3 keys for the Lakers in Game 6 versus the Warriors

Game 6 of the Western Conference semifinals between the Los Angeles Lakers and Golden State Warriors on Friday is sure to be a very intense contest, and for all intents and purposes, it could virtually decide the victor of this series.

The Lakers held a 3-1 lead going into Wednesday’s Game 5, but they lost by 15 points and simply got outworked. They played hard enough, at least for a portion of the game, but Golden State played with a sense of desperation, which is simply a higher wavelength of energy.

Now Los Angeles has put itself in a bit of a bind. It will have its home crowd at Crypto.com Arena behind it for Game 6, but if it doesn’t take care of business, it’s hard to imagine LeBron James and company taking Game 7 in San Francisco, especially with what is expected to be less than a 40-hour turnaround.

If the Lakers take care of these three things on Friday, they will likely head to the Western Conference Finals to face the Denver Nuggets with three full days of rest before Game 1 of that series.

Outrebound the Warriors

At this point of a playoff series, games are often decided by the effort categories, and rebounding may be the most important of those categories.

In the Lakers’ three wins in this series, they had a scant advantage on the boards, but in Golden State’s Game 2 victory, it outrebounded them by 15, and on Wednesday the margin was 10 in favor of Stephen Curry and company.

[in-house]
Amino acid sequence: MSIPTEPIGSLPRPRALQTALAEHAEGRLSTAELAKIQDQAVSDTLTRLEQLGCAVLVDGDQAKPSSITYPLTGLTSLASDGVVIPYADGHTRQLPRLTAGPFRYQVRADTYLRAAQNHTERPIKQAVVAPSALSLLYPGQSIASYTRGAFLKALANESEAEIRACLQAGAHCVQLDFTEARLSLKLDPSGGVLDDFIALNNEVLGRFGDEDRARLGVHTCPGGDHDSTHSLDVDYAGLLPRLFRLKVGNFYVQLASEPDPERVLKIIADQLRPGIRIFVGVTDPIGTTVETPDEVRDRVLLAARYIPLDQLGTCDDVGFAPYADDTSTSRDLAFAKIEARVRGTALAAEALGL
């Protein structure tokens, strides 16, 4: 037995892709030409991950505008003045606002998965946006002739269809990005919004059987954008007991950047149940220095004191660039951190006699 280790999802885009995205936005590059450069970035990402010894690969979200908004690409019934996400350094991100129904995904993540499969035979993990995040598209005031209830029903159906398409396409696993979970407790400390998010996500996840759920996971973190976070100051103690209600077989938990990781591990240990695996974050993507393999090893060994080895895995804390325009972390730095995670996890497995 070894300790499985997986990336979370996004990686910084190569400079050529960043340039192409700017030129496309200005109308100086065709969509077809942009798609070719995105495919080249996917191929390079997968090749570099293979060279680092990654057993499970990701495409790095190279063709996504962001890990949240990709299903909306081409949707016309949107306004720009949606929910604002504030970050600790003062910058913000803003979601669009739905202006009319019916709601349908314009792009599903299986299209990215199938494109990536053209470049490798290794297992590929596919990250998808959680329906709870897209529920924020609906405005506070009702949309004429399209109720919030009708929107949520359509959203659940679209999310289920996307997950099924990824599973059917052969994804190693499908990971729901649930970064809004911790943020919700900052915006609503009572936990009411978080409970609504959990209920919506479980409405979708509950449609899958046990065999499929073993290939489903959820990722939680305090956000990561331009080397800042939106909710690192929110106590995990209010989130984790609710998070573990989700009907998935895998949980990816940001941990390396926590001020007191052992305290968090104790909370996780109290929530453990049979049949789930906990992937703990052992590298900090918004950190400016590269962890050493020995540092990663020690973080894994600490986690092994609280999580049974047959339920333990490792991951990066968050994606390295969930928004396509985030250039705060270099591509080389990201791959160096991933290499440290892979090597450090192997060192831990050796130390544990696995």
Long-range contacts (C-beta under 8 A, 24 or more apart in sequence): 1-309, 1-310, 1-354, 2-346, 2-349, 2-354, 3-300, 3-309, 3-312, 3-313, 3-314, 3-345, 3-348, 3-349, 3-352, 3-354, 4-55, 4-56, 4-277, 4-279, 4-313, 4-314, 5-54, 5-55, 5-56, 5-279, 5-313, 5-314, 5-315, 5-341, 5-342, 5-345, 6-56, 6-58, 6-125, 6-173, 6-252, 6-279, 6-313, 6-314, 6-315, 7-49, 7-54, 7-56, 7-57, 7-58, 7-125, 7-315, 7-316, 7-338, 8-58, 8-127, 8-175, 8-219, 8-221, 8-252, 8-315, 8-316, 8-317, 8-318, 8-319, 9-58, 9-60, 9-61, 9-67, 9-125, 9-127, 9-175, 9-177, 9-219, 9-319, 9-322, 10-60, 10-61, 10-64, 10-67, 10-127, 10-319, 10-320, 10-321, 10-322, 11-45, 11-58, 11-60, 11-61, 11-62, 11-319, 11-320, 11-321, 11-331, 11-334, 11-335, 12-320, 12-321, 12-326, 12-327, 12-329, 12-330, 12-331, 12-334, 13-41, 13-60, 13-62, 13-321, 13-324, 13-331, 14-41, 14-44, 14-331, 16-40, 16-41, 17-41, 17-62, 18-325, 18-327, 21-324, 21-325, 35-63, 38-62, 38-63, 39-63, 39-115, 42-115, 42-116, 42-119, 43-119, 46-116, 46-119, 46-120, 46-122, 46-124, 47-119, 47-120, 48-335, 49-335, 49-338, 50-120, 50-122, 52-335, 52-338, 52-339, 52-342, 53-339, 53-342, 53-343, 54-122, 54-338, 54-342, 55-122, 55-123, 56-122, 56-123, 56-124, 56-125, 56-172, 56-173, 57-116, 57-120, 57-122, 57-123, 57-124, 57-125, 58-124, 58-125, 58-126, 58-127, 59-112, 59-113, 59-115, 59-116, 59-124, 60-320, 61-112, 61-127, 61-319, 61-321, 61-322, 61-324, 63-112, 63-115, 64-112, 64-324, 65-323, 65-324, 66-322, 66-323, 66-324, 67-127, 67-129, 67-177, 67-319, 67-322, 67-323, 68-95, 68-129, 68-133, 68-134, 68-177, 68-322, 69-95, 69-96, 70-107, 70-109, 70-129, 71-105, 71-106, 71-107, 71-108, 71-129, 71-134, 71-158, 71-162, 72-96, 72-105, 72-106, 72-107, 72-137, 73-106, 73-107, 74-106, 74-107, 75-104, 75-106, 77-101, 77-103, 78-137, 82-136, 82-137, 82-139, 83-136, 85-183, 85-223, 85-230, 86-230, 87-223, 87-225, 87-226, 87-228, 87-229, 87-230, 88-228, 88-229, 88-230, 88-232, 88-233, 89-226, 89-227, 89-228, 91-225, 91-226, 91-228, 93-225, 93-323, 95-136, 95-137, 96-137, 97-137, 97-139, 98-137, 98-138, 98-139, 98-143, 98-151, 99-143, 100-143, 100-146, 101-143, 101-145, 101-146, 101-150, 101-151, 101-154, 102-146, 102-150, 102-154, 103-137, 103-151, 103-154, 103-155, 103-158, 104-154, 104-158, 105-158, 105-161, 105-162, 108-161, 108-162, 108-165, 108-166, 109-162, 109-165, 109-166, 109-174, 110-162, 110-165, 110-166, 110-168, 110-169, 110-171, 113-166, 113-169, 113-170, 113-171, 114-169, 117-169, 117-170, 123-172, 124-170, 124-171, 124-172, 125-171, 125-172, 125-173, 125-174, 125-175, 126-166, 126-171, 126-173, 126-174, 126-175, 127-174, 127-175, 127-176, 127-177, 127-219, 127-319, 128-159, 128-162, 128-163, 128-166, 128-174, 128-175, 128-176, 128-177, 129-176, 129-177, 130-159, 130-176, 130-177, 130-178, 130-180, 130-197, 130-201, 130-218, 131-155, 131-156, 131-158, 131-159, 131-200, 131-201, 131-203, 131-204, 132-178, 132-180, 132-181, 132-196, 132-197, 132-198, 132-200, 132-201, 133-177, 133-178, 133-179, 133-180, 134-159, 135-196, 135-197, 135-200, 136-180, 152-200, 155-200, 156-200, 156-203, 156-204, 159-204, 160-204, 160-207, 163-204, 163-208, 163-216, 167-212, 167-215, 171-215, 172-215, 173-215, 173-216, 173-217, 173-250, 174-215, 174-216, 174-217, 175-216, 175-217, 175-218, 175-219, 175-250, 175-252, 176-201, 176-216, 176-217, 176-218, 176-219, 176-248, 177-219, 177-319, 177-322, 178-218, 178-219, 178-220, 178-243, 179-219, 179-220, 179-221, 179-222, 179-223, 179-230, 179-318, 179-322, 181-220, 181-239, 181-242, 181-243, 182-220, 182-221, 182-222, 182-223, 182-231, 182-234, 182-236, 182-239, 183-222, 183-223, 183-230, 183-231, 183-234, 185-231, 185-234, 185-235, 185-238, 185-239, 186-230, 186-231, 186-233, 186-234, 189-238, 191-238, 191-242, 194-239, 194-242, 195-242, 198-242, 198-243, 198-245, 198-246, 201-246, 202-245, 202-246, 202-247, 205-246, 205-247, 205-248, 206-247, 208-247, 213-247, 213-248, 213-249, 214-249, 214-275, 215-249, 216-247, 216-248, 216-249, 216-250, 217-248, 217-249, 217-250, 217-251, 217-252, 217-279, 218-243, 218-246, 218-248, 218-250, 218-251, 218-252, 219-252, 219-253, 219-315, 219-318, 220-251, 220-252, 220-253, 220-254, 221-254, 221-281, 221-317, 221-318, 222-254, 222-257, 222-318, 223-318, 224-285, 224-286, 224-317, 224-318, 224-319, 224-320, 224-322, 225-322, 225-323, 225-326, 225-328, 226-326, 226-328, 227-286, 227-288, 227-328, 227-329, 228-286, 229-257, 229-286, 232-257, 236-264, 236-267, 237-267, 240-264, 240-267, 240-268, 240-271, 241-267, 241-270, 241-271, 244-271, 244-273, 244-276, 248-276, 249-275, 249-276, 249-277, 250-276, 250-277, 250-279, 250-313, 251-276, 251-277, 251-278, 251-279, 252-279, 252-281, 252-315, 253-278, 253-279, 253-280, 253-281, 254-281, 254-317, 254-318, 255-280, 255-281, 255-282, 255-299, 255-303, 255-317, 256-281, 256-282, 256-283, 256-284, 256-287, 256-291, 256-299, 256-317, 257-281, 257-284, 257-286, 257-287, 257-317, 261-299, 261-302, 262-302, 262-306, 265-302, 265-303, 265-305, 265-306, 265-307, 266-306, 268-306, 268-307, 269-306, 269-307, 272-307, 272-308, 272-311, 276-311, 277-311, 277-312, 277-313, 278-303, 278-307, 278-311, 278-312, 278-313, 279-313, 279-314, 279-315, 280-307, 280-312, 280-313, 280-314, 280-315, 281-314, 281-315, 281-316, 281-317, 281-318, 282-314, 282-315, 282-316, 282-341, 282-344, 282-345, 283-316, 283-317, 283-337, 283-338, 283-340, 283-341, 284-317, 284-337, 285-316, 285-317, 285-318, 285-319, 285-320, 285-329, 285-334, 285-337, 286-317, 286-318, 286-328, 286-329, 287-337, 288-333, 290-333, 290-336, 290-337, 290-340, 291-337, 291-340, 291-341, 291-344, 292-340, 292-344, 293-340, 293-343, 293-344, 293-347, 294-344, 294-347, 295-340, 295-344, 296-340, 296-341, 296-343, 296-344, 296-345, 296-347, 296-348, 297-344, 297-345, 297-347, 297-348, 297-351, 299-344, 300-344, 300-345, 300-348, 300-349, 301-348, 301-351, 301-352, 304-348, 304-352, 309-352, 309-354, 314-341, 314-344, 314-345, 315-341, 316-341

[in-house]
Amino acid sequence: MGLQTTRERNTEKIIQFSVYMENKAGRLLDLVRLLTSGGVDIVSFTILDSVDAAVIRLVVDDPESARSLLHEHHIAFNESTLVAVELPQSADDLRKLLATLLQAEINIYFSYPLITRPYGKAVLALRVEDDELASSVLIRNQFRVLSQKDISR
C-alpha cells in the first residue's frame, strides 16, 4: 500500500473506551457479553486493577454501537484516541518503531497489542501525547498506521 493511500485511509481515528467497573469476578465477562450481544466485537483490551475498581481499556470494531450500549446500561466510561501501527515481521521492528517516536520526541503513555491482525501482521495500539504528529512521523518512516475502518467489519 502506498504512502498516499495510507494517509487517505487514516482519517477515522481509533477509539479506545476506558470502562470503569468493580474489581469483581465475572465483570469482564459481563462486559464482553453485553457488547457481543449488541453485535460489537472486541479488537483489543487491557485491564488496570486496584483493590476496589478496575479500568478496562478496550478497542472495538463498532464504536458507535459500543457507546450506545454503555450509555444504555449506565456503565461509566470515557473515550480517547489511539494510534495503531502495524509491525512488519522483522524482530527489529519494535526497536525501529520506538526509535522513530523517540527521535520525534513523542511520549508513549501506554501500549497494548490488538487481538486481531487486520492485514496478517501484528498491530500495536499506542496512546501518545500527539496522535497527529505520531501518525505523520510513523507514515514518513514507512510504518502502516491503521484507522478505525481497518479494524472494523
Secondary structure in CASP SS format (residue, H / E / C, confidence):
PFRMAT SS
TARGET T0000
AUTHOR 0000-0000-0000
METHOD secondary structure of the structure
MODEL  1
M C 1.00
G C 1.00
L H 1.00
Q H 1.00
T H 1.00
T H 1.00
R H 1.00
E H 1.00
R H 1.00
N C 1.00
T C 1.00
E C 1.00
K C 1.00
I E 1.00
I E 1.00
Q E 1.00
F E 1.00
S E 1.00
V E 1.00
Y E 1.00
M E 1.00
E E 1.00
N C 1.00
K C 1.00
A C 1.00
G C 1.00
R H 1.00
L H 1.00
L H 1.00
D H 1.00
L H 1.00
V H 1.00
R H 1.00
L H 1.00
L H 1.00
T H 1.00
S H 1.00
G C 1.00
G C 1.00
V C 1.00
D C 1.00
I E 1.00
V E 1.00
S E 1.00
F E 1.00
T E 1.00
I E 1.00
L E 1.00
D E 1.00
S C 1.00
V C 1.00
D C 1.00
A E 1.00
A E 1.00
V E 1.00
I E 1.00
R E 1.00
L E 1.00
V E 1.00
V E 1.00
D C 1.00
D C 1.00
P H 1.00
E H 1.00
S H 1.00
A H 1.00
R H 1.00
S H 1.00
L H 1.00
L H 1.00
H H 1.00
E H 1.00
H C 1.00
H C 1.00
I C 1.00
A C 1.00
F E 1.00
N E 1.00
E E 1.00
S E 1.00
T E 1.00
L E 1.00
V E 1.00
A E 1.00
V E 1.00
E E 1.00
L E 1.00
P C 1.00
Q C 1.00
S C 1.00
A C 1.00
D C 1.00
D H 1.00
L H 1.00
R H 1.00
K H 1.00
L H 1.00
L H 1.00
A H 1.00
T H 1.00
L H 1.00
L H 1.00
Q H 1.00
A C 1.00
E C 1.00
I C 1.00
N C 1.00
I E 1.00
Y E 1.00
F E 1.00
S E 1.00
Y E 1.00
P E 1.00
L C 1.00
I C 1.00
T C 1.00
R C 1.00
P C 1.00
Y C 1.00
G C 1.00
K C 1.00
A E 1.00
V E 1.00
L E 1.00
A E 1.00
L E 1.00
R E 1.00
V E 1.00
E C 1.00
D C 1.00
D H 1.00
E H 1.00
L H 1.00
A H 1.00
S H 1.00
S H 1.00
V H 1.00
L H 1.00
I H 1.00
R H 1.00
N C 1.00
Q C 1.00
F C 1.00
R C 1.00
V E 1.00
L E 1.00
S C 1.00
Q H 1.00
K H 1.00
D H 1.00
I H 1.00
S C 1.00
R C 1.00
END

Rebounding is a measure of effort and desire, and the Lakers will have to outwork the defending champs in order to close out this series.

Anthony Davis must dominate — on both ends of the floor

In each of the last three games, Davis has scored at least 23 points while shooting over 55 percent from the field, but in Game 5 he had no blocked shots or steals while grabbing “only” nine rebounds.

For reference, he is averaging 13.5 rebounds and 3.4 blocks a game through 11 playoff games. Los Angeles needs him to get back into the teens in the rebounding category and turn the basket area into a no-fly zone in Game 6.

But for that to happen, the team needs to figure out how to keep him in or near the paint defensively. The Warriors have been involving him in pick and rolls since Game 4, and it has opened up the lane for easy layups and dunks, as this strategy has left Davis too far out on the perimeter to rotate back toward the hoop.

The Lakers may not need a 30-plus-point game from him, but they do need one of his usual monster games defensively and on the boards in order to win.

Get off to a good start

Conventional wisdom holds that on the road, great teams are content with keeping things close if need be until they can find an advantage and take control later in a ballgame. But at home, teams need to punch their opponent in the mouth as early as possible, figuratively speaking.

Just as they did in the Game 6 clincher versus the Memphis Grizzlies, the Lakers need to jump on the Warriors early and establish a sizable lead. If they allow Golden State to keep things close or even get a lead of their own, the tension will thicken for LeBron James’ crew, and that anxious energy will extend to the fans in the stands.

But if L.A. opens up a lead of at least five to eight points by the third quarter, the Warriors will be the ones feeling nervous, as their season and possibly their entire dynasty will be hanging in the balance.

Story originally appeared on LeBron Wire

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